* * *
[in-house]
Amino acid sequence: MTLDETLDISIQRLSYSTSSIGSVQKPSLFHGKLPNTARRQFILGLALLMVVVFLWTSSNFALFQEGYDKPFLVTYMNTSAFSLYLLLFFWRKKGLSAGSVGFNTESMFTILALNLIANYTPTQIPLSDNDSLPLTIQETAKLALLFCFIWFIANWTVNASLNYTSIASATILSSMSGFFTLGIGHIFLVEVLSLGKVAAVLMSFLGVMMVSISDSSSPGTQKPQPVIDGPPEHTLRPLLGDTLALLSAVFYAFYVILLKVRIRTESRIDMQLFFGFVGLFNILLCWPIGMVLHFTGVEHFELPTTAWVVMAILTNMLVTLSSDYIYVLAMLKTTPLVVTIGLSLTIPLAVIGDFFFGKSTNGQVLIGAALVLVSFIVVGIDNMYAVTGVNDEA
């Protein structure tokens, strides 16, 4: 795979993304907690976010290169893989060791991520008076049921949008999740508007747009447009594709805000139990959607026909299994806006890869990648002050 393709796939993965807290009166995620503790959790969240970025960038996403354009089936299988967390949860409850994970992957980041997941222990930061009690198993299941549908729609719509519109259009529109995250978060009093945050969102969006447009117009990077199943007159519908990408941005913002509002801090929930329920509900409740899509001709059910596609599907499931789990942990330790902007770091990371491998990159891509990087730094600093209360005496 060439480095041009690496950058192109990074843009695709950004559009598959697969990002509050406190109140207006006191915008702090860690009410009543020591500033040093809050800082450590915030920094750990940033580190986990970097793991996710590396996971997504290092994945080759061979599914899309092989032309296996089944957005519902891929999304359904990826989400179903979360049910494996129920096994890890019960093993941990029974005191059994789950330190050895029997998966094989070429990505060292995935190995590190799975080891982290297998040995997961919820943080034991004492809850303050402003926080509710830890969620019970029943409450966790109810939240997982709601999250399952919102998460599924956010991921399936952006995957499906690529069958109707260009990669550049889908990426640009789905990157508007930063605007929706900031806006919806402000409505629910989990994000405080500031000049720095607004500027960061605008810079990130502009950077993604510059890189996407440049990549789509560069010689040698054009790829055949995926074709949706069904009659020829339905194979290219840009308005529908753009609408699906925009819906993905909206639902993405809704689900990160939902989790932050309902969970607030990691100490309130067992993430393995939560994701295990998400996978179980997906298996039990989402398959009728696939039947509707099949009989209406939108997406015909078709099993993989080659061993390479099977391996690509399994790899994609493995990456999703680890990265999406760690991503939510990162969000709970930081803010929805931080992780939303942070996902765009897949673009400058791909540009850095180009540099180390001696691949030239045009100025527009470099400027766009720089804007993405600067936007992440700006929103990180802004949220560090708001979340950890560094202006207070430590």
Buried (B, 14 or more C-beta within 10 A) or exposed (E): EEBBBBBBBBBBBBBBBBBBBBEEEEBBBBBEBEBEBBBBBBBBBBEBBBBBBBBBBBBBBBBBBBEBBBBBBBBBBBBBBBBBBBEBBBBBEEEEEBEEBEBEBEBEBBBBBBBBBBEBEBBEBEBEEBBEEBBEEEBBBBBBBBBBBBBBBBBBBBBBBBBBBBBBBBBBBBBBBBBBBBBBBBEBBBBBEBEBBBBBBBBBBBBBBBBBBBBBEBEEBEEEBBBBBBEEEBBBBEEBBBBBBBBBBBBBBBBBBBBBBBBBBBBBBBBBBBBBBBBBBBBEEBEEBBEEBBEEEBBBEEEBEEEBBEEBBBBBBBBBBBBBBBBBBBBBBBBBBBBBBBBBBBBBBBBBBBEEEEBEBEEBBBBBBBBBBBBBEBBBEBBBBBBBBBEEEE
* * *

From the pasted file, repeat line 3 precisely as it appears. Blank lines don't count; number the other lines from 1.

């Protein structure tokens, strides 16, 4: 795979993304907690976010290169893989060791991520008076049921949008999740508007747009447009594709805000139990959607026909299994806006890869990648002050 393709796939993965807290009166995620503790959790969240970025960038996403354009089936299988967390949860409850994970992957980041997941222990930061009690198993299941549908729609719509519109259009529109995250978060009093945050969102969006447009117009990077199943007159519908990408941005913002509002801090929930329920509900409740899509001709059910596609599907499931789990942990330790902007770091990371491998990159891509990087730094600093209360005496 060439480095041009690496950058192109990074843009695709950004559009598959697969990002509050406190109140207006006191915008702090860690009410009543020591500033040093809050800082450590915030920094750990940033580190986990970097793991996710590396996971997504290092994945080759061979599914899309092989032309296996089944957005519902891929999304359904990826989400179903979360049910494996129920096994890890019960093993941990029974005191059994789950330190050895029997998966094989070429990505060292995935190995590190799975080891982290297998040995997961919820943080034991004492809850303050402003926080509710830890969620019970029943409450966790109810939240997982709601999250399952919102998460599924956010991921399936952006995957499906690529069958109707260009990669550049889908990426640009789905990157508007930063605007929706900031806006919806402000409505629910989990994000405080500031000049720095607004500027960061605008810079990130502009950077993604510059890189996407440049990549789509560069010689040698054009790829055949995926074709949706069904009659020829339905194979290219840009308005529908753009609408699906925009819906993905909206639902993405809704689900990160939902989790932050309902969970607030990691100490309130067992993430393995939560994701295990998400996978179980997906298996039990989402398959009728696939039947509707099949009989209406939108997406015909078709099993993989080659061993390479099977391996690509399994790899994609493995990456999703680890990265999406760690991503939510990162969000709970930081803010929805931080992780939303942070996902765009897949673009400058791909540009850095180009540099180390001696691949030239045009100025527009470099400027766009720089804007993405600067936007992440700006929103990180802004949220560090708001979340950890560094202006207070430590």